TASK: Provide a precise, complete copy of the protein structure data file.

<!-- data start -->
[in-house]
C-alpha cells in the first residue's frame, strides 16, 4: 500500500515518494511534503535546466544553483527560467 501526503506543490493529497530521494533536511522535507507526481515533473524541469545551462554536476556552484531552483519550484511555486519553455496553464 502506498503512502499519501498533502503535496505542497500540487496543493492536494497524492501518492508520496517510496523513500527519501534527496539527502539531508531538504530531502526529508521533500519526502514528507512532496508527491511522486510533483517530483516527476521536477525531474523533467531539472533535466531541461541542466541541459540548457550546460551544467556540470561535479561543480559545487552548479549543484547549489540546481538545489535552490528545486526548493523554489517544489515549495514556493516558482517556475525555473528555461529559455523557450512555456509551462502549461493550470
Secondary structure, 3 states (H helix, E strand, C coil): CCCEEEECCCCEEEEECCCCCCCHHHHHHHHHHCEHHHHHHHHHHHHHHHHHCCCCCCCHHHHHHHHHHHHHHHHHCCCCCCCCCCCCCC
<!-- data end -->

[in-house]
C-alpha cells in the first residue's frame, strides 16, 4: 500500500515518494511534503535546466544553483527560467 501526503506543490493529497530521494533536511522535507507526481515533473524541469545551462554536476556552484531552483519550484511555486519553455496553464 502506498503512502499519501498533502503535496505542497500540487496543493492536494497524492501518492508520496517510496523513500527519501534527496539527502539531508531538504530531502526529508521533500519526502514528507512532496508527491511522486510533483517530483516527476521536477525531474523533467531539472533535466531541461541542466541541459540548457550546460551544467556540470561535479561543480559545487552548479549543484547549489540546481538545489535552490528545486526548493523554489517544489515549495514556493516558482517556475525555473528555461529559455523557450512555456509551462502549461493550470
Secondary structure, 3 states (H helix, E strand, C coil): CCCEEEECCCCEEEEECCCCCCCHHHHHHHHHHCEHHHHHHHHHHHHHHHHHCCCCCCCHHHHHHHHHHHHHHHHHCCCCCCCCCCCCCC